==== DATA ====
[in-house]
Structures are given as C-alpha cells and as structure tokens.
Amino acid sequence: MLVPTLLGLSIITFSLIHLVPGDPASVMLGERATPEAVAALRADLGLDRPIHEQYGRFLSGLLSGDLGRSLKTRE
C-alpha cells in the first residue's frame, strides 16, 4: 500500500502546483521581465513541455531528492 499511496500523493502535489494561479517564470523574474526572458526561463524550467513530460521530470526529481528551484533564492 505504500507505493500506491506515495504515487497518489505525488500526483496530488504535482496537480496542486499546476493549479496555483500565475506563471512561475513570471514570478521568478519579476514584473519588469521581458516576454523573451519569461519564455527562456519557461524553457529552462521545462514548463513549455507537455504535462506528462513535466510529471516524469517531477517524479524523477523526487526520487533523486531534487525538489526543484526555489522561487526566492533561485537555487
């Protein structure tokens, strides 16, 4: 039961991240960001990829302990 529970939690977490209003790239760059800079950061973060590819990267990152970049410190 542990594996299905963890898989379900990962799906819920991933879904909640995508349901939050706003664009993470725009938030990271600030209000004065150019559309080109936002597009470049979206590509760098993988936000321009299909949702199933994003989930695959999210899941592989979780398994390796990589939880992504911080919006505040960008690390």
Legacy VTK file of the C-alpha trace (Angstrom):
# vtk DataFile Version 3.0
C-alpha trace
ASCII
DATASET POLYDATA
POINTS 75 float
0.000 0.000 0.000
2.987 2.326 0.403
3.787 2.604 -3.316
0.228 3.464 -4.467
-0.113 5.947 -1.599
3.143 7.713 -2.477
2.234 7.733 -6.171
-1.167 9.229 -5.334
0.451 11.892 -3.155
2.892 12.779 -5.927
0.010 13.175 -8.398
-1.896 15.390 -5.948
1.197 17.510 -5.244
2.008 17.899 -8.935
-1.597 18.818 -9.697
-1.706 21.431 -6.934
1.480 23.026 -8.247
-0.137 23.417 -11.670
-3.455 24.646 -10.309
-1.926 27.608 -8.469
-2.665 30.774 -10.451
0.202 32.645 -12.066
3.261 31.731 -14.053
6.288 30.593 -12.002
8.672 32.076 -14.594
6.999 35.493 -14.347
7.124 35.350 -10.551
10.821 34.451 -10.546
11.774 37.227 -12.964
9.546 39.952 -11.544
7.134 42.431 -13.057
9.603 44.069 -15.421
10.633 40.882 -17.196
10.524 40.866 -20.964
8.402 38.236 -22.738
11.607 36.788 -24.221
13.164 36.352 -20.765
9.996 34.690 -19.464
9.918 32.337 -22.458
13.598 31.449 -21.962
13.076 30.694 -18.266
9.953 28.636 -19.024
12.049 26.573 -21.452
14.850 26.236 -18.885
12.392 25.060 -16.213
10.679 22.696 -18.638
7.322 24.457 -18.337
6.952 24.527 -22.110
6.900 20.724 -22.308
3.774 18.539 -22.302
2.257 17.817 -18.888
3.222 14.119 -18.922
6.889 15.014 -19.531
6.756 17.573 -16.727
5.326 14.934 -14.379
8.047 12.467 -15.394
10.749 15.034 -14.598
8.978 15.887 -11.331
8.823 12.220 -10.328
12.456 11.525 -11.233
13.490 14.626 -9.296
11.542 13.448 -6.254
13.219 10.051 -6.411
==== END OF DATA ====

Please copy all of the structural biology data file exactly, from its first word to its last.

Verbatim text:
[in-house]
Structures are given as C-alpha cells and as structure tokens.
Amino acid sequence: MLVPTLLGLSIITFSLIHLVPGDPASVMLGERATPEAVAALRADLGLDRPIHEQYGRFLSGLLSGDLGRSLKTRE
C-alpha cells in the first residue's frame, strides 16, 4: 500500500502546483521581465513541455531528492 499511496500523493502535489494561479517564470523574474526572458526561463524550467513530460521530470526529481528551484533564492 505504500507505493500506491506515495504515487497518489505525488500526483496530488504535482496537480496542486499546476493549479496555483500565475506563471512561475513570471514570478521568478519579476514584473519588469521581458516576454523573451519569461519564455527562456519557461524553457529552462521545462514548463513549455507537455504535462506528462513535466510529471516524469517531477517524479524523477523526487526520487533523486531534487525538489526543484526555489522561487526566492533561485537555487
């Protein structure tokens, strides 16, 4: 039961991240960001990829302990 529970939690977490209003790239760059800079950061973060590819990267990152970049410190 542990594996299905963890898989379900990962799906819920991933879904909640995508349901939050706003664009993470725009938030990271600030209000004065150019559309080109936002597009470049979206590509760098993988936000321009299909949702199933994003989930695959999210899941592989979780398994390796990589939880992504911080919006505040960008690390």
Legacy VTK file of the C-alpha trace (Angstrom):
# vtk DataFile Version 3.0
C-alpha trace
ASCII
DATASET POLYDATA
POINTS 75 float
0.000 0.000 0.000
2.987 2.326 0.403
3.787 2.604 -3.316
0.228 3.464 -4.467
-0.113 5.947 -1.599
3.143 7.713 -2.477
2.234 7.733 -6.171
-1.167 9.229 -5.334
0.451 11.892 -3.155
2.892 12.779 -5.927
0.010 13.175 -8.398
-1.896 15.390 -5.948
1.197 17.510 -5.244
2.008 17.899 -8.935
-1.597 18.818 -9.697
-1.706 21.431 -6.934
1.480 23.026 -8.247
-0.137 23.417 -11.670
-3.455 24.646 -10.309
-1.926 27.608 -8.469
-2.665 30.774 -10.451
0.202 32.645 -12.066
3.261 31.731 -14.053
6.288 30.593 -12.002
8.672 32.076 -14.594
6.999 35.493 -14.347
7.124 35.350 -10.551
10.821 34.451 -10.546
11.774 37.227 -12.964
9.546 39.952 -11.544
7.134 42.431 -13.057
9.603 44.069 -15.421
10.633 40.882 -17.196
10.524 40.866 -20.964
8.402 38.236 -22.738
11.607 36.788 -24.221
13.164 36.352 -20.765
9.996 34.690 -19.464
9.918 32.337 -22.458
13.598 31.449 -21.962
13.076 30.694 -18.266
9.953 28.636 -19.024
12.049 26.573 -21.452
14.850 26.236 -18.885
12.392 25.060 -16.213
10.679 22.696 -18.638
7.322 24.457 -18.337
6.952 24.527 -22.110
6.900 20.724 -22.308
3.774 18.539 -22.302
2.257 17.817 -18.888
3.222 14.119 -18.922
6.889 15.014 -19.531
6.756 17.573 -16.727
5.326 14.934 -14.379
8.047 12.467 -15.394
10.749 15.034 -14.598
8.978 15.887 -11.331
8.823 12.220 -10.328
12.456 11.525 -11.233
13.490 14.626 -9.296
11.542 13.448 -6.254
13.219 10.051 -6.411